Live mindful of the Lethe, the hour flies.' vive memor Lethi, fugit hora.
The Lethe is one of the rivers of the ancient underworld. In Greek the word means 'oblivion', and it was from this river that the souls of the departed would drink before they entered the underworld, so they would forget their earthly life. So 'live mindful of the Lethe' is a metaphor for living mindful of death. Cheery bunch, those Greeks...
Vivit post funra virtus has a typo: funra should be funera, and the phrase means 'Virtue lives after burial/death'. It seems a common motto but I can't find a distinct connection with the Vivians.
Vive deo et vives means 'live for god and you will live'.
Finally, vive anima deo has another typo (our Latin students will be delighted to see that people in the past didn't always translate correctly either!): deo should be dei, as the phrase means 'live in the spirit of god'. This was another motto particularly associated with the Vivians.
There's also an odd English quote among the Latin: 'Do right and fear not'. It seems to have been designed at the same time as the others, so I'm not sure why it's not there in Latin.
This blog post is partially inspired by sitting in the Council Chamber during meetings and conferences, and looking up at those quotes. I love the pun they make on the name of the Vivians, which connects them with the Latin verb vivo, ‘I live’. It's interesting that all the mottos are connected to the afterlife and service to god. Henry Vivian at least was Church of England, and the family was clearly devout. Being mindful of death was a normal part of life, even for upper class families - Henry himself lost two wives before he was able to build a family with his third wife in 1934.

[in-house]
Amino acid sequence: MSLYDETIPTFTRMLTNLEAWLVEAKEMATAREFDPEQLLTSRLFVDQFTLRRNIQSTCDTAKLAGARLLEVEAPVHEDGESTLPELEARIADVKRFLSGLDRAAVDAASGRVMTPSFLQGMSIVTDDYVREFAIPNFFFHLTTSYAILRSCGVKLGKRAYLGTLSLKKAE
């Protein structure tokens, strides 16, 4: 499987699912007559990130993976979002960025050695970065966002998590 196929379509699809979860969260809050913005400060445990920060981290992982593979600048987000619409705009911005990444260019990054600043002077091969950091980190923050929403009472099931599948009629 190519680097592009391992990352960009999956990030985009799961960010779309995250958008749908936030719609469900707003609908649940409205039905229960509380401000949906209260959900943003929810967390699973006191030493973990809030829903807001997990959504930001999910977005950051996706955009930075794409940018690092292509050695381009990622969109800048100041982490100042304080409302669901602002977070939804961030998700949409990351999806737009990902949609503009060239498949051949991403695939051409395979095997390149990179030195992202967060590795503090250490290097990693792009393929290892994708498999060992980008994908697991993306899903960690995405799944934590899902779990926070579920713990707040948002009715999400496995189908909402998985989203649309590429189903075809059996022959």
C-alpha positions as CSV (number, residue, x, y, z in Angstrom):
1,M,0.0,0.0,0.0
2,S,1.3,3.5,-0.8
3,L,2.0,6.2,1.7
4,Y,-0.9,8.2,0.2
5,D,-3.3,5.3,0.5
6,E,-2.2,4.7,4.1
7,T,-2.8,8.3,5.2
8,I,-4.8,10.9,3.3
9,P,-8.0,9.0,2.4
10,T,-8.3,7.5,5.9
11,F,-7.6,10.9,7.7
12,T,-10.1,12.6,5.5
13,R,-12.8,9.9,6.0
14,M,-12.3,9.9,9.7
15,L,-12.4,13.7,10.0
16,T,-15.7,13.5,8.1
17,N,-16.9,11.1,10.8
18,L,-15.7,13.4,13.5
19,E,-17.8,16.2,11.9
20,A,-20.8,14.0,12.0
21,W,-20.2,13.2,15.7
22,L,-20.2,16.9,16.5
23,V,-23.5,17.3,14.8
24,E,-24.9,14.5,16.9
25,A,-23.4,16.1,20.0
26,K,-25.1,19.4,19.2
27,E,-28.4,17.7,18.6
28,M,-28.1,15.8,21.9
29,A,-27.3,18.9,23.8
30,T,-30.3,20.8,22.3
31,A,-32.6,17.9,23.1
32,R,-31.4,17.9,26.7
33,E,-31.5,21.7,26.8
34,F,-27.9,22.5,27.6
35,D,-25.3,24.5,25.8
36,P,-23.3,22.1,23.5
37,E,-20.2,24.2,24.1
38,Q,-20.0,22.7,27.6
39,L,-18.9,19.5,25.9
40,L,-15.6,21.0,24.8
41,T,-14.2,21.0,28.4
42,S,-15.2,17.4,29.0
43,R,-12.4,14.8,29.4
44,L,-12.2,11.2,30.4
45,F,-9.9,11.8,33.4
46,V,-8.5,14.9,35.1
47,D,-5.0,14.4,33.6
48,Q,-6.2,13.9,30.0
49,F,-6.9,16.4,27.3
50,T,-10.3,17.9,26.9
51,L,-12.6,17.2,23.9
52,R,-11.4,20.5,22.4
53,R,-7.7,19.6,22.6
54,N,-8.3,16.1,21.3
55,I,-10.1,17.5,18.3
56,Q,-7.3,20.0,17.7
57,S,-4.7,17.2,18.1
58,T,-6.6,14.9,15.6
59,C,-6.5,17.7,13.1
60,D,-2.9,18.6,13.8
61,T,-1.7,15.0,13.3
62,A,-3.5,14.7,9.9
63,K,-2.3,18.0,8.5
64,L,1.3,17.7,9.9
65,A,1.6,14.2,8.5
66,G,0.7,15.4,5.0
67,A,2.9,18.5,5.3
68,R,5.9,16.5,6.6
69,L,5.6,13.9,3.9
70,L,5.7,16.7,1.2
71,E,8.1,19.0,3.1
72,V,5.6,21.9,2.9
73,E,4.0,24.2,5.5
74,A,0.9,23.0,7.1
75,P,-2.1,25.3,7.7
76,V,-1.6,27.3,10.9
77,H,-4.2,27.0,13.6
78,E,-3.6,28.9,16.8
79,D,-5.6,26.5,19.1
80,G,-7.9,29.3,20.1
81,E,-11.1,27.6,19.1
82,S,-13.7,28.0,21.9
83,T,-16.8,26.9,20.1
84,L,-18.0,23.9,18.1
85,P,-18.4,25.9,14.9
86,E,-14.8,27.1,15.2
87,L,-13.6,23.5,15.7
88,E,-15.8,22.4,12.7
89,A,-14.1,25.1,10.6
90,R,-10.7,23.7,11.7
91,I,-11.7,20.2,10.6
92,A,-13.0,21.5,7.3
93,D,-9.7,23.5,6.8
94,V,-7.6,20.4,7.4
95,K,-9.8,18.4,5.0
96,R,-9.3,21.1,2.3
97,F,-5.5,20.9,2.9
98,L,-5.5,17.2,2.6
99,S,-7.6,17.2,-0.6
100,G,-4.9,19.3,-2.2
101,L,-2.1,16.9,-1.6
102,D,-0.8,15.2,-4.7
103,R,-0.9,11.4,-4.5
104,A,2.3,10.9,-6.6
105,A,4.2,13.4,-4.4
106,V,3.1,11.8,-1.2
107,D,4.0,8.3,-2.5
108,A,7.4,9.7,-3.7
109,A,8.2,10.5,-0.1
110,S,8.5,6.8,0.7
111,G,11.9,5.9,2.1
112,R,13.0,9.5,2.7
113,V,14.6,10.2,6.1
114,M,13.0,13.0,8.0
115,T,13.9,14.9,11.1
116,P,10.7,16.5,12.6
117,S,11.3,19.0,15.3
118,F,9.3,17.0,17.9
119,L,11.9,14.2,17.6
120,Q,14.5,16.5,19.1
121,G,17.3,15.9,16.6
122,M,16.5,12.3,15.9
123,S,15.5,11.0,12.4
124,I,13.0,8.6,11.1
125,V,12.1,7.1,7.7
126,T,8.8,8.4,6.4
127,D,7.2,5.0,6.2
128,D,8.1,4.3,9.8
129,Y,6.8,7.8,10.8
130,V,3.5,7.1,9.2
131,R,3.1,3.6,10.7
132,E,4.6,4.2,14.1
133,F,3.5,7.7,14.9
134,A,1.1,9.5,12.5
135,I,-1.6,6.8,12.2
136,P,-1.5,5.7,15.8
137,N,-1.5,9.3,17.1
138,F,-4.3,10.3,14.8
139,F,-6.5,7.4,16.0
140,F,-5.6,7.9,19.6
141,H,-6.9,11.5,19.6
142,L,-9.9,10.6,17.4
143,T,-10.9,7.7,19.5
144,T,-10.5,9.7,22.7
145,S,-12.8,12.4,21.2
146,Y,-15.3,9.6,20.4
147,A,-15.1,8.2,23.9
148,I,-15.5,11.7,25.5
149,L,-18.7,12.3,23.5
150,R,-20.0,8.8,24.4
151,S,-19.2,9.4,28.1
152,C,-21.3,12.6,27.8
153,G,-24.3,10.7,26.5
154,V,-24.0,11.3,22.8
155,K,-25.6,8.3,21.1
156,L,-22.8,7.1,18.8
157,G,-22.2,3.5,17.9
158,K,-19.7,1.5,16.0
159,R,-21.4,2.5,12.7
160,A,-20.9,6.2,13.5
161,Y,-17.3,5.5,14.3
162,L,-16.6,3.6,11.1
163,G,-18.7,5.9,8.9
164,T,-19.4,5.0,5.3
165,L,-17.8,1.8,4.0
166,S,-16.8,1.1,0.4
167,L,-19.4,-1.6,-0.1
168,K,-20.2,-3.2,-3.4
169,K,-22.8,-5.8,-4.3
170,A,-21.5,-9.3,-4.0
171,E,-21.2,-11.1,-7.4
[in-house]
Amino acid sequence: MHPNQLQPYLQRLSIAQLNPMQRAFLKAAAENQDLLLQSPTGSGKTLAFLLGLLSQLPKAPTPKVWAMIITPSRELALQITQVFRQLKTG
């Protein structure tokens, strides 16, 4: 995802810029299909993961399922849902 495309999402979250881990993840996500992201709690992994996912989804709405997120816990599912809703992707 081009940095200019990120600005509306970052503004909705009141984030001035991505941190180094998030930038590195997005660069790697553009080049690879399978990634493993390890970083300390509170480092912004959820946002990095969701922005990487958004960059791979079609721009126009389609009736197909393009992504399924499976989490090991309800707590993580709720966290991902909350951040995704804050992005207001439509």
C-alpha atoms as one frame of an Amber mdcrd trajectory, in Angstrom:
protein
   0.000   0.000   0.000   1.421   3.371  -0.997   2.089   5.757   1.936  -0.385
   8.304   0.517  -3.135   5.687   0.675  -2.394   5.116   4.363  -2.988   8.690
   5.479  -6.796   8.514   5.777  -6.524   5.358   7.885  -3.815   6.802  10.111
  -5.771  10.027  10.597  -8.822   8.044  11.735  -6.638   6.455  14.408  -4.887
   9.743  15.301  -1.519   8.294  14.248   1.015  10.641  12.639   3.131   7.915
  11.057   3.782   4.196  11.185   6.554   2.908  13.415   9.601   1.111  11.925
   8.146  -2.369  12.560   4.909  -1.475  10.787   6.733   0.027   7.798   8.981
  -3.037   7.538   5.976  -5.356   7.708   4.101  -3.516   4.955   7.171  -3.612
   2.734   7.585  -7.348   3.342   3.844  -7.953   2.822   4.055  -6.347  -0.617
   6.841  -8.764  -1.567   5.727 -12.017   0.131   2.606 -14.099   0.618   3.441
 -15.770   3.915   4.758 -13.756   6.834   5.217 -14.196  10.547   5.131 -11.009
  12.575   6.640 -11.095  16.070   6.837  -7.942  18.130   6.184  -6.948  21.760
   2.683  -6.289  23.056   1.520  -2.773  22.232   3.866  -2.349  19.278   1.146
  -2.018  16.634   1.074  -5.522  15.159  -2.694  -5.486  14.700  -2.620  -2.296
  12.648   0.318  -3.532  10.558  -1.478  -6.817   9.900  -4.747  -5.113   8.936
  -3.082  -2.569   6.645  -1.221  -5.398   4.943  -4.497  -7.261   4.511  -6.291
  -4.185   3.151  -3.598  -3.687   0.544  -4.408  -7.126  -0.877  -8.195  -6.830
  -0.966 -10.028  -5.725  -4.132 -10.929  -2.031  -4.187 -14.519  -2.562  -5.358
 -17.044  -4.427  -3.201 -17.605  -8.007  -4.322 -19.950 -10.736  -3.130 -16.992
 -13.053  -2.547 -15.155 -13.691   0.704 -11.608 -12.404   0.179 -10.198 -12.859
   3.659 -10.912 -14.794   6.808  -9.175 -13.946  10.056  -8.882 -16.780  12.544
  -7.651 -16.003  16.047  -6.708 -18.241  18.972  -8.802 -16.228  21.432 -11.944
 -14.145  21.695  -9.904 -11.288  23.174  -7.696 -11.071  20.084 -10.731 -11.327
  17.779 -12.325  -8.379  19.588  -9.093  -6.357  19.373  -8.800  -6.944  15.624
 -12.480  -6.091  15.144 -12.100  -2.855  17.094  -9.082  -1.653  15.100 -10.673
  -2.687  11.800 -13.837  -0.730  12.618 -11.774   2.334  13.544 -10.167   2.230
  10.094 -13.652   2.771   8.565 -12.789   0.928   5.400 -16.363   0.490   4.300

I love the Classical quote among the 'modern' mottos, though. As I already said, the Greeks' traditional view on the afterlife was quite different from the Christian idea of redemption, and there's a sadness in the 'oblivion' that contrasts with a more optimistic approach to the afterlife in the other quotes. Interestingly, the Vivians only added these quotes in the middle of the 19th century. Before then, there were heraldic shields, as you can see on this drawing:
Between Abbey and Hall: from past to future myth